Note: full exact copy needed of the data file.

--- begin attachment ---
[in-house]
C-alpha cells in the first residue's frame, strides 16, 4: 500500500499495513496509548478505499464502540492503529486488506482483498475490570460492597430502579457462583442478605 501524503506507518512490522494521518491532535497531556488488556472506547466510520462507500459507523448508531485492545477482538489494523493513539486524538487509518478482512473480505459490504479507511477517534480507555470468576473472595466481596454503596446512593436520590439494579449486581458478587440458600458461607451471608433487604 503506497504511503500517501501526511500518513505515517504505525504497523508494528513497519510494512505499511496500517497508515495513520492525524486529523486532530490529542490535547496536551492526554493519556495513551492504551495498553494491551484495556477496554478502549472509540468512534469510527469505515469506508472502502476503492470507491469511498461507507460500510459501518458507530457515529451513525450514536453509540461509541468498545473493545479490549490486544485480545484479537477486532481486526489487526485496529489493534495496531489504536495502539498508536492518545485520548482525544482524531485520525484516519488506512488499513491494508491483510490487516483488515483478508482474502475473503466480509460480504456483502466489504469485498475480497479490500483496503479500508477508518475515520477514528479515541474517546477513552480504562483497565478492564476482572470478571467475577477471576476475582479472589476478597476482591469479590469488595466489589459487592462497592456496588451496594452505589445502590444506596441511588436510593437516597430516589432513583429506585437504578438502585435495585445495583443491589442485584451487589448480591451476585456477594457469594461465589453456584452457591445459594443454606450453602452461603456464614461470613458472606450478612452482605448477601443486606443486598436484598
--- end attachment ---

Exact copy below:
[in-house]
C-alpha cells in the first residue's frame, strides 16, 4: 500500500499495513496509548478505499464502540492503529486488506482483498475490570460492597430502579457462583442478605 501524503506507518512490522494521518491532535497531556488488556472506547466510520462507500459507523448508531485492545477482538489494523493513539486524538487509518478482512473480505459490504479507511477517534480507555470468576473472595466481596454503596446512593436520590439494579449486581458478587440458600458461607451471608433487604 503506497504511503500517501501526511500518513505515517504505525504497523508494528513497519510494512505499511496500517497508515495513520492525524486529523486532530490529542490535547496536551492526554493519556495513551492504551495498553494491551484495556477496554478502549472509540468512534469510527469505515469506508472502502476503492470507491469511498461507507460500510459501518458507530457515529451513525450514536453509540461509541468498545473493545479490549490486544485480545484479537477486532481486526489487526485496529489493534495496531489504536495502539498508536492518545485520548482525544482524531485520525484516519488506512488499513491494508491483510490487516483488515483478508482474502475473503466480509460480504456483502466489504469485498475480497479490500483496503479500508477508518475515520477514528479515541474517546477513552480504562483497565478492564476482572470478571467475577477471576476475582479472589476478597476482591469479590469488595466489589459487592462497592456496588451496594452505589445502590444506596441511588436510593437516597430516589432513583429506585437504578438502585435495585445495583443491589442485584451487589448480591451476585456477594457469594461465589453456584452457591445459594443454606450453602452461603456464614461470613458472606450478612452482605448477601443486606443486598436484598